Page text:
Who’s Who: Subsidiaries Covered Under Policies

When in the course of building, expanding, and simply conducting business through the years, changes occur in staffing, locations, even terms of ownership as partners join, percentages of proceeds shift, and other variables ebb and flow.

That’s completely natural and justified. But what happens when an insurance claim enters the picture? Are the lines of demarcation as clear to an outside agent as they might be to those inside the enterprise?

Every insurance policy states “Who is insured.” The importance of knowing who that pertains to specifically swiftly moves into high relief, however, when terms of that policy need to be carefully examined on the way to determining payment of damages.

Subtle differences may exist, so be sure to understand the specifics in your unique structure. A good organizational chart, kept up to date and checked for complete accuracy, must be there for a third-party agent to use. If that chart is out of date or in any way inaccurate, it can be a significant challenge to say it should not be used.

When your coverage comes into play for any reason, make sure all of your documentation paints the most current and accurate picture of how your business is structured, including ownership percentages, how those owners are invested and compensated, and any other pertinent terms. Also, make sure all affected parties inside the organization have reviewed and agree to what those documents show.

It’s critical to know who’s who when it comes to how a business is owned and operated. Contact the professionals at The Reschini Group to learn more.


Copyright 2020 The Reschini Group

The Reschini Group provides these updates for information only, and does not provide legal advice. To make decisions regarding insurance matters, please consult directly with a licensed insurance professional or firm.

Report Card: Filing the Form 5500 Annual Return

Data drives decisions.  Data reveals trends.  Data is the lifeblood of business and government.  And data provides the underpinning of one of an employer’s most important documents each year – the Form 5500 Annual Return/Report of Employee Benefits Plan.

This annual report filed by employee benefit plan administrators is used by the U.S. Department of Labor (DOL), Internal Revenue Service (IRS) and the Pension Benefit Guaranty Corporation (PBGC) to consolidate the main annual reporting requirements for employee benefit plans.  The Form 5500 series is intended to protect the rights and benefits of plan participants and beneficiaries by assuring that:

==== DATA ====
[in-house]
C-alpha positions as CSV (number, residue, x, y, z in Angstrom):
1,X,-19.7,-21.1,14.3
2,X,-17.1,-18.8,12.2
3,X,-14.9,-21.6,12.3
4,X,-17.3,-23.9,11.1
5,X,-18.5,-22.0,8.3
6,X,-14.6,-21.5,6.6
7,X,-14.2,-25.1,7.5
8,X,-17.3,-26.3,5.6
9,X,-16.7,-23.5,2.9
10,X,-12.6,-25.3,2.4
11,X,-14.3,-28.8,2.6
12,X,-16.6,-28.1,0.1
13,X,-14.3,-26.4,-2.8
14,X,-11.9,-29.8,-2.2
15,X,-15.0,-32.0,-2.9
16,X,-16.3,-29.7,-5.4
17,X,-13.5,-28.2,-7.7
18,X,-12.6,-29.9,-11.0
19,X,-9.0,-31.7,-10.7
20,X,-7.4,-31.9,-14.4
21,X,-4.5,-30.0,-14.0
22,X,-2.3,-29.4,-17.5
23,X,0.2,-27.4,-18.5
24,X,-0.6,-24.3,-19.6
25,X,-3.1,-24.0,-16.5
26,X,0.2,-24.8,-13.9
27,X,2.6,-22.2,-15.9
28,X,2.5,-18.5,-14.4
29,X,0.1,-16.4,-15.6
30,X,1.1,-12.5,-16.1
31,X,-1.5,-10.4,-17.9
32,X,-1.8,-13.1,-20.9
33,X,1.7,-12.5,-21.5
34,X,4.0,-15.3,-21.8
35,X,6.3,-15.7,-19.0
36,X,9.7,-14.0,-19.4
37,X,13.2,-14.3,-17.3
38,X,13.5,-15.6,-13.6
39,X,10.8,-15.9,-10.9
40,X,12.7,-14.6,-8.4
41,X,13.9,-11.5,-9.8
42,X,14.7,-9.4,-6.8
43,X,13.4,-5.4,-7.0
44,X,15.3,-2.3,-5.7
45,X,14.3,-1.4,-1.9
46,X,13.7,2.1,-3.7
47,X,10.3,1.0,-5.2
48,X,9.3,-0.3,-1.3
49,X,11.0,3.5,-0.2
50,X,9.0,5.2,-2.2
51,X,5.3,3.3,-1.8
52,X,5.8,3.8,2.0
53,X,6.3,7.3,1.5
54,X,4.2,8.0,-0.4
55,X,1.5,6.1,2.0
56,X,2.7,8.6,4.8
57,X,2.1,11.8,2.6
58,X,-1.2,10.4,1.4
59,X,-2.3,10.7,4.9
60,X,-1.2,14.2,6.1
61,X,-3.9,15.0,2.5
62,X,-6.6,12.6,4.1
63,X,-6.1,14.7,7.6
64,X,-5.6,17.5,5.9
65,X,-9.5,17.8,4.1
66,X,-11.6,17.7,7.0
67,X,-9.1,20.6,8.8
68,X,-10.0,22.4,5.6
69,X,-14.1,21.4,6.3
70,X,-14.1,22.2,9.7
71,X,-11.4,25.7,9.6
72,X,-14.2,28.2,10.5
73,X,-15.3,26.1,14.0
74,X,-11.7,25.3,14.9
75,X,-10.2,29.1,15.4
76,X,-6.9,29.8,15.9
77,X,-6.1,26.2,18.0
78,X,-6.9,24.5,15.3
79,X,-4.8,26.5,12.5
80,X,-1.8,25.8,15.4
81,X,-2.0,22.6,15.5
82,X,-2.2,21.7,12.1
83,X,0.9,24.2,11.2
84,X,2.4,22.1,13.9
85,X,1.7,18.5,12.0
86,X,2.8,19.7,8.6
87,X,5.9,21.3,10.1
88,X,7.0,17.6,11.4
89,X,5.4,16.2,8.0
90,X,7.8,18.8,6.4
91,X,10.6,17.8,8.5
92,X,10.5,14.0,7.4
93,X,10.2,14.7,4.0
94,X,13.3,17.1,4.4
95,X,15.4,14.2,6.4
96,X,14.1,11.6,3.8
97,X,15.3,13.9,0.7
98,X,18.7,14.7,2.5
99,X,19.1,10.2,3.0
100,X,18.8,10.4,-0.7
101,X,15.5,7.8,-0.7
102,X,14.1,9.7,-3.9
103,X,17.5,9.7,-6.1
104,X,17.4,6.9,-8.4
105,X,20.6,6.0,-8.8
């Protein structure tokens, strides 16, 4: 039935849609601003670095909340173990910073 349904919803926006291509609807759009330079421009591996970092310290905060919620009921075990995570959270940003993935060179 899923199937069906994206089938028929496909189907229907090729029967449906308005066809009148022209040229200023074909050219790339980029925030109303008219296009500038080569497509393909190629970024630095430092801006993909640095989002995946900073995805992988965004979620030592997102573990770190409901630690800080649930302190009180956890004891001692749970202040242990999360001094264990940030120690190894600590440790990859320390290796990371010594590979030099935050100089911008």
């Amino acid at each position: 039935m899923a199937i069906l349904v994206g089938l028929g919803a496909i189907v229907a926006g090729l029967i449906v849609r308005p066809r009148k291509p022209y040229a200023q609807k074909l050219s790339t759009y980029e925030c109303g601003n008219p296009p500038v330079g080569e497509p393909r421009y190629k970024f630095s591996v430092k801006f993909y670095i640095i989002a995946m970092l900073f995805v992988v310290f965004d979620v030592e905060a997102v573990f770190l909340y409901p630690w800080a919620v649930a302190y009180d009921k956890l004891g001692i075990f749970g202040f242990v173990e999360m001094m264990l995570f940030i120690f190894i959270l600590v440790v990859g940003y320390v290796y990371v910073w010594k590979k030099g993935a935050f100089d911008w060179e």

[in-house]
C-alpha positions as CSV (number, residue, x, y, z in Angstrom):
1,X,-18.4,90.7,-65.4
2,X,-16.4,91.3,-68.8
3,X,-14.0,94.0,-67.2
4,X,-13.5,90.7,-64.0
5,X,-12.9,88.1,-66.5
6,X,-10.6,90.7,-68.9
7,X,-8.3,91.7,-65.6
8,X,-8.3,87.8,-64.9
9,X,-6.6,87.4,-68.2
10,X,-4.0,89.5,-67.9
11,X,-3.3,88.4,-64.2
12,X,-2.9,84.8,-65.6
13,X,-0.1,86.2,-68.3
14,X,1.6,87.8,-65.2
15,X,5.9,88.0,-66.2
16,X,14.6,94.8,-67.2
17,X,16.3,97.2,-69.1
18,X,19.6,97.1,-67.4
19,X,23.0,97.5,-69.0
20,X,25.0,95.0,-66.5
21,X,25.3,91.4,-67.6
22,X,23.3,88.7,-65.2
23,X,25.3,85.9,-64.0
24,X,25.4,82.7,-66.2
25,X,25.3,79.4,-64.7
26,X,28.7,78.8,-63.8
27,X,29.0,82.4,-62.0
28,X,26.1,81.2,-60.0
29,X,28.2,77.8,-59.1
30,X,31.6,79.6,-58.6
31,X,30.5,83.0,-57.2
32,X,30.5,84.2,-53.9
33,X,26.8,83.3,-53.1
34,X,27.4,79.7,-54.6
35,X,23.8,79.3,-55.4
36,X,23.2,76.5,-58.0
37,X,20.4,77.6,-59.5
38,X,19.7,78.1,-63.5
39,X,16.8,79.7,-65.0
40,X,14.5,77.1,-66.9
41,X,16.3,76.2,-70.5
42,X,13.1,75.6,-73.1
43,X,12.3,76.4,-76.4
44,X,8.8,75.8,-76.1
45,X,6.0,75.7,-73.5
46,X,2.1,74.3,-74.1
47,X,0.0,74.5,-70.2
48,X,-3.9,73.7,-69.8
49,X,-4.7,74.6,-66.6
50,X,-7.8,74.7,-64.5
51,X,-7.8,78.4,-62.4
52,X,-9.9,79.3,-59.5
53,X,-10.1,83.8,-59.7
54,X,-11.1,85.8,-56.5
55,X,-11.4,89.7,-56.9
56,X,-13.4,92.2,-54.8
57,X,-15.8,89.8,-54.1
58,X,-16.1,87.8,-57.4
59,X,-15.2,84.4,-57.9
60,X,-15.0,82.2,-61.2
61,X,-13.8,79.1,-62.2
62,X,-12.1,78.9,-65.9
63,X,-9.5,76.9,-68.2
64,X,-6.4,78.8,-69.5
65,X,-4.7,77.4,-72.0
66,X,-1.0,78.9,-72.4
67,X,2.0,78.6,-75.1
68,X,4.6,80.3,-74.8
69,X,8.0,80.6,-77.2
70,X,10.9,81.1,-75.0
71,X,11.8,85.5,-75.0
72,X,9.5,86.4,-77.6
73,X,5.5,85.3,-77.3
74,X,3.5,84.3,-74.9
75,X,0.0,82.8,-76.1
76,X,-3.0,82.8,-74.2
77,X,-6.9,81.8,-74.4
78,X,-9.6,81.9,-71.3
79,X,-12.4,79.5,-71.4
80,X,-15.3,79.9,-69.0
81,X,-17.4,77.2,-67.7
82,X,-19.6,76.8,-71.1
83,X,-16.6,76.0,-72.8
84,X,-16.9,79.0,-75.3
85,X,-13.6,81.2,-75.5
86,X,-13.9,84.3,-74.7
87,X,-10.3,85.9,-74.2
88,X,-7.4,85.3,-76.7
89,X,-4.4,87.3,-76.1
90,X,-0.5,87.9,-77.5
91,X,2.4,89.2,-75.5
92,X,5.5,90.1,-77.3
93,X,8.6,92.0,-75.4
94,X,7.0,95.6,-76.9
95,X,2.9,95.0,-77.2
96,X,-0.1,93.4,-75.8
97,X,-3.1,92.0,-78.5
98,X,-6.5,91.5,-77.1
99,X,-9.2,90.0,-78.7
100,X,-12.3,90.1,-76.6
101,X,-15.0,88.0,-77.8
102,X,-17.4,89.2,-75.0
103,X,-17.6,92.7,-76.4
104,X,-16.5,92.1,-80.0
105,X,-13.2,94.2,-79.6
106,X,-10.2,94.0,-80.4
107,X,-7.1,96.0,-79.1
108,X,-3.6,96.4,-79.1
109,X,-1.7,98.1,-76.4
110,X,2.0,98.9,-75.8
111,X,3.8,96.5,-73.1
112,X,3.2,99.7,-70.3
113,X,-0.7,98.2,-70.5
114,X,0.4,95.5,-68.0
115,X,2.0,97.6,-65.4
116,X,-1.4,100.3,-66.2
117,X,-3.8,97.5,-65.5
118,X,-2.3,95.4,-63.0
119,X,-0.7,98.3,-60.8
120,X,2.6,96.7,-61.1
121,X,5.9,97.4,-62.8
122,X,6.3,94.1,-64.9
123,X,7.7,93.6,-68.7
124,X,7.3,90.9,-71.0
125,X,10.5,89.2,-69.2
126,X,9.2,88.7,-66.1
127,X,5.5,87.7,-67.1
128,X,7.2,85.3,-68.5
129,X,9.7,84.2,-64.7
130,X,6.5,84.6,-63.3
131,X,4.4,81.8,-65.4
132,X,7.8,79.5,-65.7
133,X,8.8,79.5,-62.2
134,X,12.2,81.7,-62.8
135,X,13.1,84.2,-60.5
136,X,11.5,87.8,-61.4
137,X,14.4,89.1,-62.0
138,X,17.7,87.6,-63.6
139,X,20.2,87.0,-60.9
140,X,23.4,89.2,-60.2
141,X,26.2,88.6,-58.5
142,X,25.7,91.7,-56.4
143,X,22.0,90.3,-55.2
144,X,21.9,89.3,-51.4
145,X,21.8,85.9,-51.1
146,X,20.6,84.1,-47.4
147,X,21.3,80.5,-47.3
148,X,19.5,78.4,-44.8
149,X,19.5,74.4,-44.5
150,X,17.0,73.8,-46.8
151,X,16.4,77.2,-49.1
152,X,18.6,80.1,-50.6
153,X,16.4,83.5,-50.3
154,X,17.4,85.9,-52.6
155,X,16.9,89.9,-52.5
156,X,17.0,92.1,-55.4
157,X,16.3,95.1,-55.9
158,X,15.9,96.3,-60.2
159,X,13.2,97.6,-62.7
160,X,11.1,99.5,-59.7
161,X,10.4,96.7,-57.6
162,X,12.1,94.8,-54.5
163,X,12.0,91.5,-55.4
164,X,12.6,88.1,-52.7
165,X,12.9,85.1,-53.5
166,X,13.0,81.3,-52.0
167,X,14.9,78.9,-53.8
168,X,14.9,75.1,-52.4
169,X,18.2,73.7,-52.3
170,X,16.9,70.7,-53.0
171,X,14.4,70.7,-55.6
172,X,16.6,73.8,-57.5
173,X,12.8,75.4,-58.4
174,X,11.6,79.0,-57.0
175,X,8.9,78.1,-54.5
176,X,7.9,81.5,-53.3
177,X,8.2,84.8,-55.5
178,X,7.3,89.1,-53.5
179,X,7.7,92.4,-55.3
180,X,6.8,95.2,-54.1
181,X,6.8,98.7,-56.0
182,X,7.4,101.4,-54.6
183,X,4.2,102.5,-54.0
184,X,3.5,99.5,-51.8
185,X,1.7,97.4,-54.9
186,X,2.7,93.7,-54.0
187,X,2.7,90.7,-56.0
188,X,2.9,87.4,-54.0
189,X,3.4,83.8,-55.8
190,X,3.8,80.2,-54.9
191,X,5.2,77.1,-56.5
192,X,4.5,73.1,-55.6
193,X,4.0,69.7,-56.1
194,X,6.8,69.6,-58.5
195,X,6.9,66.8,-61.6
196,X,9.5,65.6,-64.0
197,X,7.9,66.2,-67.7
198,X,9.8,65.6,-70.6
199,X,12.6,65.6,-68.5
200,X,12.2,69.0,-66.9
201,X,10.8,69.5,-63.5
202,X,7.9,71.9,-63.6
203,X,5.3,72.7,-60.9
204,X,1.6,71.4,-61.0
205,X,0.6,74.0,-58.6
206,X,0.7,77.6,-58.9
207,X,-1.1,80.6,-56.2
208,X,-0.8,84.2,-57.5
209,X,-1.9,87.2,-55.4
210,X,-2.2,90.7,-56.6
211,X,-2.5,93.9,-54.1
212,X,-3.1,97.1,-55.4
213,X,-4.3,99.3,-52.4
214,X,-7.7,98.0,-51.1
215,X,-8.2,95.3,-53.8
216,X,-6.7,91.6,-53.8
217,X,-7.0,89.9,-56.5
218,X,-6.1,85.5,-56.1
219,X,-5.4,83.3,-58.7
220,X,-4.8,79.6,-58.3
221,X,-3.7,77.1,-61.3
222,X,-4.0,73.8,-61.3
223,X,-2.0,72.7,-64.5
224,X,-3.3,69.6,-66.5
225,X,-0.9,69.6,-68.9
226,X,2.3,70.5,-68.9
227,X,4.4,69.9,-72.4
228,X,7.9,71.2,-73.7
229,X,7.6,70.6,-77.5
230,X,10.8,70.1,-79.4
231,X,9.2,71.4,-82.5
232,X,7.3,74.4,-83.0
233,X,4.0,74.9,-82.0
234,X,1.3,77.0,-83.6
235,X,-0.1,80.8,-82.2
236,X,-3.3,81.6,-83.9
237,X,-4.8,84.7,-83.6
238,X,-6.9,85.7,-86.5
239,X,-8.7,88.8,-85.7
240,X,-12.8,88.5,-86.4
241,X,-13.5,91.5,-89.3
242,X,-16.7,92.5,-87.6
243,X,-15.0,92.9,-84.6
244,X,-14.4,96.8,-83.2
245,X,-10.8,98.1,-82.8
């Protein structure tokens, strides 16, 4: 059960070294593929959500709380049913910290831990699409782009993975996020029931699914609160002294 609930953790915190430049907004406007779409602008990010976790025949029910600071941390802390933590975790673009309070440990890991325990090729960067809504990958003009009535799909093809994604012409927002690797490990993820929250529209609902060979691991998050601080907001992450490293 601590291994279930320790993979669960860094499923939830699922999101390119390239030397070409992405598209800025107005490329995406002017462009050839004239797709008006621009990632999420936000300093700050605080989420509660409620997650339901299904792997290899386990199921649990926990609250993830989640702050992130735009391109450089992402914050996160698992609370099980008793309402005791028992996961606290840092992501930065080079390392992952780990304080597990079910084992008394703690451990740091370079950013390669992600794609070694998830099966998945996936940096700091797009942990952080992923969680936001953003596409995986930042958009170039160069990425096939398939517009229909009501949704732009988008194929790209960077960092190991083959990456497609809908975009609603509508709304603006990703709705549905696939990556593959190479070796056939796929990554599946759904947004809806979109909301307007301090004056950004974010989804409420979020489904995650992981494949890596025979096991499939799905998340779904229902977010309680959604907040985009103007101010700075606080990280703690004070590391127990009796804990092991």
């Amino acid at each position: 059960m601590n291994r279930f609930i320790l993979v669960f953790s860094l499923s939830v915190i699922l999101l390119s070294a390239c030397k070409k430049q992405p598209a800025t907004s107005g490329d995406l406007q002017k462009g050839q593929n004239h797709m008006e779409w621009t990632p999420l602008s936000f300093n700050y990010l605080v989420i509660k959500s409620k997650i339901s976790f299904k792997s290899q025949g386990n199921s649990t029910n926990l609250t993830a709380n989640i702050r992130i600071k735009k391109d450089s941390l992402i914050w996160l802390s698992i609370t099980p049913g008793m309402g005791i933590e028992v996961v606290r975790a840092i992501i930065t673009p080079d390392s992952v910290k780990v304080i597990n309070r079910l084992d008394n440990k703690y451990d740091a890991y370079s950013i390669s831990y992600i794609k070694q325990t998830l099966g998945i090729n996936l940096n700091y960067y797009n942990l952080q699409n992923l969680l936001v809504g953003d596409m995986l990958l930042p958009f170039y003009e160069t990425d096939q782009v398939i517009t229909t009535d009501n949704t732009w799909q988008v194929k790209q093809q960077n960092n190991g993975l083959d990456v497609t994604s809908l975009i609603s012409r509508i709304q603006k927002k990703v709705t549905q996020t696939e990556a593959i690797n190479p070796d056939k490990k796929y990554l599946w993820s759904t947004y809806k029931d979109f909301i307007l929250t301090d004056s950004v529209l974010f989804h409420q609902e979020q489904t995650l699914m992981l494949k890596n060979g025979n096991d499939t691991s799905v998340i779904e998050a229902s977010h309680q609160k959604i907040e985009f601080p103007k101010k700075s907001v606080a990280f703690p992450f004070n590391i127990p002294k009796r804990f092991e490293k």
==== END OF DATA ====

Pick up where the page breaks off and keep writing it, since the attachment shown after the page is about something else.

• Employee benefit plans are operated and managed in accordance with certain prescribed standards
  • Employee benefit plan participants and beneficiaries are provided with or have access to sufficient plan information

In addition, the Form 5500 series is an important compliance, research and disclosure tool for the DOL. It is also a source of information and data for use by other federal agencies, Congress and the private sector in assessing employee benefit, tax and economic trends and policies.

Small welfare benefit plans that are unfunded or fully insured (or a combination of unfunded and insured) are exempt from the Form 5500 filing requirement. A small welfare benefit plan is one that has fewer than 100 participants at the beginning of the plan year.

A welfare benefit plan is unfunded if benefits are paid as needed directly from the general assets of the employer. Plans that use a trust or separately maintained fund to pay benefits are not considered unfunded. A plan is insured if benefits are paid through insurance policies. If premiums are paid by employees, the employer must forward the employee contributions no later than three months after receipt.

The Form 5500 series must be administered completely and carefully.  Contact the Benefits team at The Reschini Group to learn more and to set up a meeting.


Copyright 2020 The Reschini Group

The Reschini Group provides these updates for information only, and does not provide legal advice.  To make decisions regarding insurance matters, please consult directly with a licensed insurance professional or firm.